Develop Brighton is always a good place to pick up on the state of the UK games industry. With its mix of major publishers, small developers, industry veterans and hungry students, it’s a melting pot of theories, concerns and unprintable insider anecdotes.
Now it’s over, here are 12 issues that I think symbolised the content of many conference (and after-hours drinking) sessions…
1. Don’t keep up with trends, keep ahead of them
In his opening keynote for the Evolve day of the conference, Andrew Wilson, the worldwide head of development at EA Sports, quoted influential economist Joseph Schumpeter who theorised that any new business model will quickly be subverted and destroyed by consumers. The companies that do well, posited Wilson, are the ones that stay ahead of this creative destruction. So don’t jump on the bandwagon, run ahead of it and build your own.
2. First or best
According to Phil Harrison, ex-head of worldwide development at Sony, the philosophy of the company during his tenure was ‘first or best’ – each release should either invent a new genre or be the best in an established one. While interviewing Media Molecule for Wednesday morning’s keynote he said that, out of the thousands of game pitches he’d seen, the extravagantly offbeat LittleBigPlanet was easily the most memorable and exciting. In his own talk on game innovation, Mark D Green of Sony’s Creative Development Group said, if you’re going to occupy a crowded market at least change the theme – Dead Space is Resident Evil in space, Red Dead Redemption is GTA with cowboys. Original ideas can sometimes come from simply combining two old ones, or removing a basic tenet from an established genre.
3. Games are not products anymore, they are ubiquitous services
Remember when a publisher would release a title on a couple of platforms and then forget about it? Right, those days are over. From console DLC to endlessly iterated Facebook games, everything a developer releases these days must have a lifespan beyond the initial launch. And forget about supporting one or two devices; people expect to be able to access their favourite ‘entertainment brands’ on everything from their PlayStations to their Kindles, tablets and smartphones – and tomorrow it’ll be their connected TVs or smart set-top boxes. If games aren’t everywhere, they are nowhere. Angry Birds has seen multiple updates and is on 12 platforms. It has been downloaded 120m times.
4. Social is everything
Come on, this is obvious. Facebook has 750m users, 200m of whom play Zynga games. But developers must not make the mistake of thinking that social functionality begins and ends with highscore tables and online multiplayer; social means allowing players to form communities, chat with friends and share experiences. If in doubt, connect to Facebook – in his session ‘Bringing innovation to multi-platform development’, Ideaworks3D CTO Tim Closs talked about how social networks are viral discovery platforms that have brought about the democratisation of content. Developers need to invite their fans into the marketing process. In the modern games industry, chatting is selling – you want chatty gamers.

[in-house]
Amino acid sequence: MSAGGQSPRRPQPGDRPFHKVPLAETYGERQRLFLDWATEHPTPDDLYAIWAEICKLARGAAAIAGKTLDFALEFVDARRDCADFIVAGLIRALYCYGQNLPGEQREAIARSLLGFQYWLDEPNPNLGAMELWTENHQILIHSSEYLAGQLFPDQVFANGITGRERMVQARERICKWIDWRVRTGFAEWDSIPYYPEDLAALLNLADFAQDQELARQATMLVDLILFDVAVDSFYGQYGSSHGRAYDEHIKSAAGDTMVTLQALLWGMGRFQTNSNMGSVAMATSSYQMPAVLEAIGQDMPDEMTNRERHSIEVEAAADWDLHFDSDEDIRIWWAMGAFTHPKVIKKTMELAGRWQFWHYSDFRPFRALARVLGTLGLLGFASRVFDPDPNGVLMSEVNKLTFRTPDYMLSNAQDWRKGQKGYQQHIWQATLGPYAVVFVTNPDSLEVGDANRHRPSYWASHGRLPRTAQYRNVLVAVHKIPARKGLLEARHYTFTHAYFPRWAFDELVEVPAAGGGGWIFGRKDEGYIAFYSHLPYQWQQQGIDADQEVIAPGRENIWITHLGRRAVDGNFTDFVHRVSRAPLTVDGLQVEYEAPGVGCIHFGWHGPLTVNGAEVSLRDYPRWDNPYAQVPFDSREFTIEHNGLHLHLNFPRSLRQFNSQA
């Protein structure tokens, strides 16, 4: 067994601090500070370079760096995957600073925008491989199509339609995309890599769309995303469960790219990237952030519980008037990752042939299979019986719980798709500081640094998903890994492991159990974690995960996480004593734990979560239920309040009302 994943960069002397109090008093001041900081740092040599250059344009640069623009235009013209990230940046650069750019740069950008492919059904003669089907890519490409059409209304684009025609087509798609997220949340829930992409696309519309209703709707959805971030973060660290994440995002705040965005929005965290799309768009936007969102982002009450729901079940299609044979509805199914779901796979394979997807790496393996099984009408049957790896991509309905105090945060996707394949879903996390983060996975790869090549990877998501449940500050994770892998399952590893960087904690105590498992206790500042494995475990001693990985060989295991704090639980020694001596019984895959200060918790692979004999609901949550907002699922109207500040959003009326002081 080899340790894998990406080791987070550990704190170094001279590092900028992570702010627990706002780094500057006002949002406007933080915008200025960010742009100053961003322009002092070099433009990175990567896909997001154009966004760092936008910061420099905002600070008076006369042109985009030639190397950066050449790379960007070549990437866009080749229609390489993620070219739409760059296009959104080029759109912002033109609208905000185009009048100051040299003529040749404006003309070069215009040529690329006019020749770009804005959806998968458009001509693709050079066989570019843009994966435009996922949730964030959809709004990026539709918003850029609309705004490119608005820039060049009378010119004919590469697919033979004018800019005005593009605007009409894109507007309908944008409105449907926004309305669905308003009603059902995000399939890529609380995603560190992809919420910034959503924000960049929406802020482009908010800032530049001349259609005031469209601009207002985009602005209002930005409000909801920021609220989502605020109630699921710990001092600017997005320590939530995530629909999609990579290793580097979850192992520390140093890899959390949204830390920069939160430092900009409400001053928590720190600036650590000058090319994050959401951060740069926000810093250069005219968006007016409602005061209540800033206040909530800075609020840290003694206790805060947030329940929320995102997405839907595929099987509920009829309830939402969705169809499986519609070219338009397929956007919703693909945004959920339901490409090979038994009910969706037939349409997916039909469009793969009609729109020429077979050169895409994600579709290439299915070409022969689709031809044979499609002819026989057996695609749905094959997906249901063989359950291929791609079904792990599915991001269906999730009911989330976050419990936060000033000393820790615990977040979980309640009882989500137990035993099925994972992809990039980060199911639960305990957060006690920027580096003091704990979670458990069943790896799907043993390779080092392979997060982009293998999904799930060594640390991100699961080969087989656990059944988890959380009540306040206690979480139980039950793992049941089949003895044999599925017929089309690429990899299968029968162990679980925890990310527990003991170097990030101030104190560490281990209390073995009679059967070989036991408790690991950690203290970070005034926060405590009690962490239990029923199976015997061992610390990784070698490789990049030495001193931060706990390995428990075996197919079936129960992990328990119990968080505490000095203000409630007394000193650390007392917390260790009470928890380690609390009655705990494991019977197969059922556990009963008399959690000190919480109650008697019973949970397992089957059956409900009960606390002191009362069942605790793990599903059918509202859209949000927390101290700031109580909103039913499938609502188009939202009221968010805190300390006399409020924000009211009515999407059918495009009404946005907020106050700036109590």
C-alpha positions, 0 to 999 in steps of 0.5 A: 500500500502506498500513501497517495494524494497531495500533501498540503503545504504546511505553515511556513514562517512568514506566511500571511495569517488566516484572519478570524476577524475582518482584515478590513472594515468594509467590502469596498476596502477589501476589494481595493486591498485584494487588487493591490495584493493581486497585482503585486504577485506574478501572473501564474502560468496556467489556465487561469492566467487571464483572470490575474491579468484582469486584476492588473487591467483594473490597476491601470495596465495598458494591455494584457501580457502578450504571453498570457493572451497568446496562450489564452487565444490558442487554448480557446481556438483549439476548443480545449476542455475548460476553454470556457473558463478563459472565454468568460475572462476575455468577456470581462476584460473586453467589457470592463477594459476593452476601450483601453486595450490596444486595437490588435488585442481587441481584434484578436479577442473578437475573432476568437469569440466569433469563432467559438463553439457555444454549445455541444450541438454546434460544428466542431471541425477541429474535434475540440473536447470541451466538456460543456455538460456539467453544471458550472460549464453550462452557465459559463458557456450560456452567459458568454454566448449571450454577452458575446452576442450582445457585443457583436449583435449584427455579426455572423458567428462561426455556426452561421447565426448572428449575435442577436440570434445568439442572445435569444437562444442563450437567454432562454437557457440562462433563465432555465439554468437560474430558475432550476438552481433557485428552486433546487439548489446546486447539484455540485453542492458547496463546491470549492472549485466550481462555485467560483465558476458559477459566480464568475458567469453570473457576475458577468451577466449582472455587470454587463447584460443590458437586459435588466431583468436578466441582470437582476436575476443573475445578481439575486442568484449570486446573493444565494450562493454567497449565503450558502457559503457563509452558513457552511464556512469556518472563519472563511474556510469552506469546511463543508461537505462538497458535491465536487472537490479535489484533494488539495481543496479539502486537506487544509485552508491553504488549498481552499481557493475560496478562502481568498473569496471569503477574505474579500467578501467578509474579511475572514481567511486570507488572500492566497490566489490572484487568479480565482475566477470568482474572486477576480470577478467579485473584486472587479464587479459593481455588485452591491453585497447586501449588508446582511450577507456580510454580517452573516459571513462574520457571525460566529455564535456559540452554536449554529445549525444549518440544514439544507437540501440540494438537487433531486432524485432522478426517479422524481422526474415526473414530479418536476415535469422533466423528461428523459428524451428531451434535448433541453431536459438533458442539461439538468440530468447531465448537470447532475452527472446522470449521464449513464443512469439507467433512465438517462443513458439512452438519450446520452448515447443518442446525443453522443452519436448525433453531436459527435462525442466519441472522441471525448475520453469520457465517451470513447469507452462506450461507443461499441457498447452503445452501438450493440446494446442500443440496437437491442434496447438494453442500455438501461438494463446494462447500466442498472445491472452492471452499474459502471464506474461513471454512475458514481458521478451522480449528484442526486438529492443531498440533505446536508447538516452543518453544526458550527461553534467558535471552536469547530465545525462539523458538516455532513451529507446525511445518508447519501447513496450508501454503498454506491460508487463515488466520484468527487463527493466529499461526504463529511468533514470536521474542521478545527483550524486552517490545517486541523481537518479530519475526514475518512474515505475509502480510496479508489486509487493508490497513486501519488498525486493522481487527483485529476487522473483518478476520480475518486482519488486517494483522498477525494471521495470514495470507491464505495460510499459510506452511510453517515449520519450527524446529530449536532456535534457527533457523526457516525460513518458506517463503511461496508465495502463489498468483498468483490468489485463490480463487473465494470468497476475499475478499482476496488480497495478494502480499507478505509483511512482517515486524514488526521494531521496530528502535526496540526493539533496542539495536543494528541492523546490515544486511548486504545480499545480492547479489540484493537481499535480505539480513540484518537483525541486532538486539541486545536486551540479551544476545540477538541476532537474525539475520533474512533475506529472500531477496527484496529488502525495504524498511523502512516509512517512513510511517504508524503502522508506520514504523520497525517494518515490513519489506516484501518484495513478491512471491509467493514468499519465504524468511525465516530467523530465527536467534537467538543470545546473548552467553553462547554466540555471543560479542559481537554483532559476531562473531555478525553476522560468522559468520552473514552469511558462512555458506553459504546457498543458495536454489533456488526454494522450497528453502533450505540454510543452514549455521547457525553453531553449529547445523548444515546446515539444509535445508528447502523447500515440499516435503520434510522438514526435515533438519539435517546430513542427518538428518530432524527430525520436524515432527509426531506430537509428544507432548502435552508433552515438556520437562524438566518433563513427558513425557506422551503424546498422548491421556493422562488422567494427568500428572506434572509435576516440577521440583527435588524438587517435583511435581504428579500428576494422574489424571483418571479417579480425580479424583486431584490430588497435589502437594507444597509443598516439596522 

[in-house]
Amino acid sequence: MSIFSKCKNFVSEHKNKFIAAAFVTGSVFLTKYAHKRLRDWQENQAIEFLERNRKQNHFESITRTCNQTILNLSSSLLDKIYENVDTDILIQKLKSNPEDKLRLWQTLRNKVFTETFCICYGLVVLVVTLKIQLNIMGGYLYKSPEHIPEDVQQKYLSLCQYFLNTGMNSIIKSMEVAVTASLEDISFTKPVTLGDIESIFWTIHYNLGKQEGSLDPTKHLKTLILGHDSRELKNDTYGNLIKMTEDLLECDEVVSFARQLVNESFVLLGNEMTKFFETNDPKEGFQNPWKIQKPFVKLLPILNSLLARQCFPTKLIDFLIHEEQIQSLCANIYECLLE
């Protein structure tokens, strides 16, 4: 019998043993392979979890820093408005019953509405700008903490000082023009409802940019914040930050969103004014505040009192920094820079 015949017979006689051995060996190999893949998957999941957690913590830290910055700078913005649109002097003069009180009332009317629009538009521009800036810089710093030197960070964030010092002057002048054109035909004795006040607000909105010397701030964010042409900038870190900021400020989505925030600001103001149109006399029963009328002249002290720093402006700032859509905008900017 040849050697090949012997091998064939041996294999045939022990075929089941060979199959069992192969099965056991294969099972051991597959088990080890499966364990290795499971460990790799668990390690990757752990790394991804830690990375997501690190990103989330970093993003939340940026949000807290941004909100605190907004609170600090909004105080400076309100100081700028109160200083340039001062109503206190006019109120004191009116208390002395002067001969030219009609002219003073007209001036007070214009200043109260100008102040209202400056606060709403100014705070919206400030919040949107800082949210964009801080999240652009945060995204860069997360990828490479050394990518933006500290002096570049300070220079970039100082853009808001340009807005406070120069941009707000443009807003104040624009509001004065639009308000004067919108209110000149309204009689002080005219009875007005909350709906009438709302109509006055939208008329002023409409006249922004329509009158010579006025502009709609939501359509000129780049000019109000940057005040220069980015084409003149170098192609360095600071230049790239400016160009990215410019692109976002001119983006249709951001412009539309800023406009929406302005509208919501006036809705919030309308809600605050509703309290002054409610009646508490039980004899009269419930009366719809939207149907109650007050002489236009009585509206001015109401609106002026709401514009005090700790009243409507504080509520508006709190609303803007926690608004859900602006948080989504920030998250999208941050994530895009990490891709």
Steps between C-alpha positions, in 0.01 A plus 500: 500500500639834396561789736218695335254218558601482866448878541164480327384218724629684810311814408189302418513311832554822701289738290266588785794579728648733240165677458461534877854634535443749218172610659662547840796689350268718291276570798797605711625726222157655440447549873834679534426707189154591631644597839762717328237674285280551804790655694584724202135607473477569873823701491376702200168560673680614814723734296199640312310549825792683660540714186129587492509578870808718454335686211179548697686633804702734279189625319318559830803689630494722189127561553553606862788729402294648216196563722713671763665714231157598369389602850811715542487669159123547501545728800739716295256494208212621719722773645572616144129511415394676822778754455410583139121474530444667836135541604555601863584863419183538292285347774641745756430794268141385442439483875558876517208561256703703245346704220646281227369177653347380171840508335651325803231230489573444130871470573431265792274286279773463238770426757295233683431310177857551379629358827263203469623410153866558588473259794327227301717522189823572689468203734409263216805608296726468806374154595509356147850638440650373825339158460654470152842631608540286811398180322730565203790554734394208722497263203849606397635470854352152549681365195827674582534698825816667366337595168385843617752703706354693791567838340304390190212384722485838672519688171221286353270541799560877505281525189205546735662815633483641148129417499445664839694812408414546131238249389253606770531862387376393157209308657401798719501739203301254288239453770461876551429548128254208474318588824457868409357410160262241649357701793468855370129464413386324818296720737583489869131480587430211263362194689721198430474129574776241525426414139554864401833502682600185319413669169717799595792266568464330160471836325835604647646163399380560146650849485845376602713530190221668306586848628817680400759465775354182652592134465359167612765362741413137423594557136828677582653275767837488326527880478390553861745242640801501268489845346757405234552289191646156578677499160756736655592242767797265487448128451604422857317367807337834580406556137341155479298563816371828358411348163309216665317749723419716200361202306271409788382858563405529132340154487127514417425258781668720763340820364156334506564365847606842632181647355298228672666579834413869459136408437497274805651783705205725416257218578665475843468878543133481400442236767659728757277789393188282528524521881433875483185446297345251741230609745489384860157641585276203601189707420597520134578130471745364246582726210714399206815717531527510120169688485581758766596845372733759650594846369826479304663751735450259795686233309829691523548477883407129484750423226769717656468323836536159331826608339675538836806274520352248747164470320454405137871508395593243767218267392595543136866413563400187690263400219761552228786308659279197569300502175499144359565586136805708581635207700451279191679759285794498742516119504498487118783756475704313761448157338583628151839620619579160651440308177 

5. Persistence not resistance
It might not even be bought to be on multiple platforms: the future is likely to be about persistent, connected entertainment. Closs refered to the rise of ‘companion apps’ like World of Warcraft’s Mobile Armory, which allows fans of the PC title to access the game’s auction house, manage stats and chat with friends, while on the move. He also talked about genuinely cross-platform titles like EA Scrabble which allow PC, smartphone and Facebook gamers to compete against each other. Eventually, game data may well migrate entirely onto the cloud, so that platforms become dumb terminals and games are omnipotent.
6. The audience is everyone
For years, publishers like EA and Activision have chased after, and fought over, the same 20 million players – the ‘core’ audience. The fanboy. But now there are an estimated 1.5 billion gamers, and most of them don’t think about games in the way that the ‘core’ audience does. Developers who look at Farmville and scoff ‘it’s not even a game!’ are massively missing the point. You don’t get to make that call. Paulina Bozek, once one of the key members of the Singstar team has now founded a new studio, INENSU, working on two socially connected online applications: Closest Swap, which encourages users to upload images of their clothes and share items with friends, and Super Fan, a network for music and movie fanatics. Bozek didn’t worry about whether Closest Swap was a game or not – she recognised that the act of dressing up and swapping clothes is inherently playful (she proved it with a cute video), and that a game layer is pretty easy to add. Her advice? Identify existing behaviours and apply technology. If people do it, enjoy it, and can talk about it with their friends, it’s a game, okay?